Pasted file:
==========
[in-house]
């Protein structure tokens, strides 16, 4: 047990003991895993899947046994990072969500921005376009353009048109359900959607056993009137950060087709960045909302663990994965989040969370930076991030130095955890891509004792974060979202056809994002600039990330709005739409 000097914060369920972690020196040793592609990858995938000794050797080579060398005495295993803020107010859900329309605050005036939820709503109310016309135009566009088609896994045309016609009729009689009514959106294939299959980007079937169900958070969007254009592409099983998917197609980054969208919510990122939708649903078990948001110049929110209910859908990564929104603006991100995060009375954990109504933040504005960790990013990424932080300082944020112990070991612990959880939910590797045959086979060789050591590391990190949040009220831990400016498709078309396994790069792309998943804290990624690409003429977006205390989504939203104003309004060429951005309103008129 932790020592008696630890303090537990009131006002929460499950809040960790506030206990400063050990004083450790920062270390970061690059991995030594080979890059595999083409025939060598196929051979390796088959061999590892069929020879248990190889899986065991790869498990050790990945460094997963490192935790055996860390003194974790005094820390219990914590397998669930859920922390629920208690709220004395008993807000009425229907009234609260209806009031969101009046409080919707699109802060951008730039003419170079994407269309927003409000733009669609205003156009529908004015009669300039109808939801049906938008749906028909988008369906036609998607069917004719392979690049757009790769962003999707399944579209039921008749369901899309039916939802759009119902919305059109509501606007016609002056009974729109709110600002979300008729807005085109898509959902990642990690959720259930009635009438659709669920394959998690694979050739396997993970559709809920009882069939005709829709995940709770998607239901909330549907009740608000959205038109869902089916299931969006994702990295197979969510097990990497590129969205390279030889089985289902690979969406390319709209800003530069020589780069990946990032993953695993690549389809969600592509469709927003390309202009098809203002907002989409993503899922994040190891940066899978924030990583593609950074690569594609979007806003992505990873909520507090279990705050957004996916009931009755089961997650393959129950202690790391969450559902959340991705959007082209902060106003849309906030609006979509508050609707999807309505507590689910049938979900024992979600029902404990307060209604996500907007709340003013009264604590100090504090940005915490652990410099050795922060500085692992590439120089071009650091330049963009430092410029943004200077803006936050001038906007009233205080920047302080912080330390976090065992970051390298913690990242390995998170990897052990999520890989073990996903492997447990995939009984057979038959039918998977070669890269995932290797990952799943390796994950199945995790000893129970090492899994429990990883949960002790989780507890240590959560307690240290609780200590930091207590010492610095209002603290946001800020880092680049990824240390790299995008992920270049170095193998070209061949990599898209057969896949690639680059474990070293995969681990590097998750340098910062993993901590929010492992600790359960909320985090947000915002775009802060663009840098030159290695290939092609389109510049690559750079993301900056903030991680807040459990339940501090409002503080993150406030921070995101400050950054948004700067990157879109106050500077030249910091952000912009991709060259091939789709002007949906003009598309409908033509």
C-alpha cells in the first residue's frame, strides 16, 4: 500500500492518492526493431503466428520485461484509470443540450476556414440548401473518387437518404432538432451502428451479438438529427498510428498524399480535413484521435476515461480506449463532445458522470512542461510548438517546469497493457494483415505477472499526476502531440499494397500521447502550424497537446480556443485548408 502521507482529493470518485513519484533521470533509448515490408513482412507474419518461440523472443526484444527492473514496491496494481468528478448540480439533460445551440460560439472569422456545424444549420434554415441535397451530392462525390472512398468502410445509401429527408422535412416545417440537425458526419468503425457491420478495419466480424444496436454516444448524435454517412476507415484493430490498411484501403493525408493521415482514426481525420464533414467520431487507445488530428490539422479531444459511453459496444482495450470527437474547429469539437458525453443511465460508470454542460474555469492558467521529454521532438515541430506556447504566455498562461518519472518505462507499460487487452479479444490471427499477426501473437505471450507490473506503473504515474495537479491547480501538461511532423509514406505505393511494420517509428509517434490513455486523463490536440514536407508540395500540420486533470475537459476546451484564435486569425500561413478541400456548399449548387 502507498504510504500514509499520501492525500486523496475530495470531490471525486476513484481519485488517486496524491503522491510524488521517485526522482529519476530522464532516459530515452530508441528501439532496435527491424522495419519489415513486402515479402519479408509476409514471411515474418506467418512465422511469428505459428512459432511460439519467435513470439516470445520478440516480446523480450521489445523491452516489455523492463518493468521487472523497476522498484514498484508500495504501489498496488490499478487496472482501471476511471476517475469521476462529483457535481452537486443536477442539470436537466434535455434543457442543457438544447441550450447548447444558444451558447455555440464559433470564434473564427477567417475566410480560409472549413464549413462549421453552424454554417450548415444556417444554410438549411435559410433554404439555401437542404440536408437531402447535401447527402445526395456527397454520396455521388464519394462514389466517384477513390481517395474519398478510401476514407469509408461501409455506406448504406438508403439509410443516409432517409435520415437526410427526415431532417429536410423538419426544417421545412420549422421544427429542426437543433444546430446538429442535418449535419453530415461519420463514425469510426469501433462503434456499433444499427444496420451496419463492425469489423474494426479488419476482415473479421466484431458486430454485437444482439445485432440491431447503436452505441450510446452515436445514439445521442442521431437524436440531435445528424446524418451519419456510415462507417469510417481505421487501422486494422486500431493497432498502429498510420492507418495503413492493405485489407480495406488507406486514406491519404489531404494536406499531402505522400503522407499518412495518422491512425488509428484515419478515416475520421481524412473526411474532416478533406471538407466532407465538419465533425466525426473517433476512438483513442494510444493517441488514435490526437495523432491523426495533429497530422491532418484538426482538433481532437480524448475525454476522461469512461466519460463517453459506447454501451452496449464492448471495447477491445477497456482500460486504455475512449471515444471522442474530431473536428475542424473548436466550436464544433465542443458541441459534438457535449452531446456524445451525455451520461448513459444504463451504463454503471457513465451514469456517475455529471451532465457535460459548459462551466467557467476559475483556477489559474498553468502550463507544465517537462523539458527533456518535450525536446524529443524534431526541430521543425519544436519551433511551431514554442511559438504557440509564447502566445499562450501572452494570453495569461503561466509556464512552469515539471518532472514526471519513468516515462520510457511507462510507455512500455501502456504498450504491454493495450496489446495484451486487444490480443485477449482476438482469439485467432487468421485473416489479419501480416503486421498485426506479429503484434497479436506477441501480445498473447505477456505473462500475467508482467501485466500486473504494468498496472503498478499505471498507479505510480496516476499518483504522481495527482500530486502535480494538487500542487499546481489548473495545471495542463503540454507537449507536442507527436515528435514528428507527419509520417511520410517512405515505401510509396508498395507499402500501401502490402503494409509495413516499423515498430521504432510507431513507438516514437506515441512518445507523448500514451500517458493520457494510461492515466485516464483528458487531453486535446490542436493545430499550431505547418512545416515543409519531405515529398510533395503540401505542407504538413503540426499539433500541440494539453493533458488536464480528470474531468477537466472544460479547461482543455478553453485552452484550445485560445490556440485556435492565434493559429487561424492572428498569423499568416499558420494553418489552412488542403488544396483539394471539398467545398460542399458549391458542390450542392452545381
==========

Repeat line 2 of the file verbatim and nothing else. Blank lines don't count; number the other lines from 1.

């Protein structure tokens, strides 16, 4: 047990003991895993899947046994990072969500921005376009353009048109359900959607056993009137950060087709960045909302663990994965989040969370930076991030130095955890891509004792974060979202056809994002600039990330709005739409 000097914060369920972690020196040793592609990858995938000794050797080579060398005495295993803020107010859900329309605050005036939820709503109310016309135009566009088609896994045309016609009729009689009514959106294939299959980007079937169900958070969007254009592409099983998917197609980054969208919510990122939708649903078990948001110049929110209910859908990564929104603006991100995060009375954990109504933040504005960790990013990424932080300082944020112990070991612990959880939910590797045959086979060789050591590391990190949040009220831990400016498709078309396994790069792309998943804290990624690409003429977006205390989504939203104003309004060429951005309103008129 932790020592008696630890303090537990009131006002929460499950809040960790506030206990400063050990004083450790920062270390970061690059991995030594080979890059595999083409025939060598196929051979390796088959061999590892069929020879248990190889899986065991790869498990050790990945460094997963490192935790055996860390003194974790005094820390219990914590397998669930859920922390629920208690709220004395008993807000009425229907009234609260209806009031969101009046409080919707699109802060951008730039003419170079994407269309927003409000733009669609205003156009529908004015009669300039109808939801049906938008749906028909988008369906036609998607069917004719392979690049757009790769962003999707399944579209039921008749369901899309039916939802759009119902919305059109509501606007016609002056009974729109709110600002979300008729807005085109898509959902990642990690959720259930009635009438659709669920394959998690694979050739396997993970559709809920009882069939005709829709995940709770998607239901909330549907009740608000959205038109869902089916299931969006994702990295197979969510097990990497590129969205390279030889089985289902690979969406390319709209800003530069020589780069990946990032993953695993690549389809969600592509469709927003390309202009098809203002907002989409993503899922994040190891940066899978924030990583593609950074690569594609979007806003992505990873909520507090279990705050957004996916009931009755089961997650393959129950202690790391969450559902959340991705959007082209902060106003849309906030609006979509508050609707999807309505507590689910049938979900024992979600029902404990307060209604996500907007709340003013009264604590100090504090940005915490652990410099050795922060500085692992590439120089071009650091330049963009430092410029943004200077803006936050001038906007009233205080920047302080912080330390976090065992970051390298913690990242390995998170990897052990999520890989073990996903492997447990995939009984057979038959039918998977070669890269995932290797990952799943390796994950199945995790000893129970090492899994429990990883949960002790989780507890240590959560307690240290609780200590930091207590010492610095209002603290946001800020880092680049990824240390790299995008992920270049170095193998070209061949990599898209057969896949690639680059474990070293995969681990590097998750340098910062993993901590929010492992600790359960909320985090947000915002775009802060663009840098030159290695290939092609389109510049690559750079993301900056903030991680807040459990339940501090409002503080993150406030921070995101400050950054948004700067990157879109106050500077030249910091952000912009991709060259091939789709002007949906003009598309409908033509």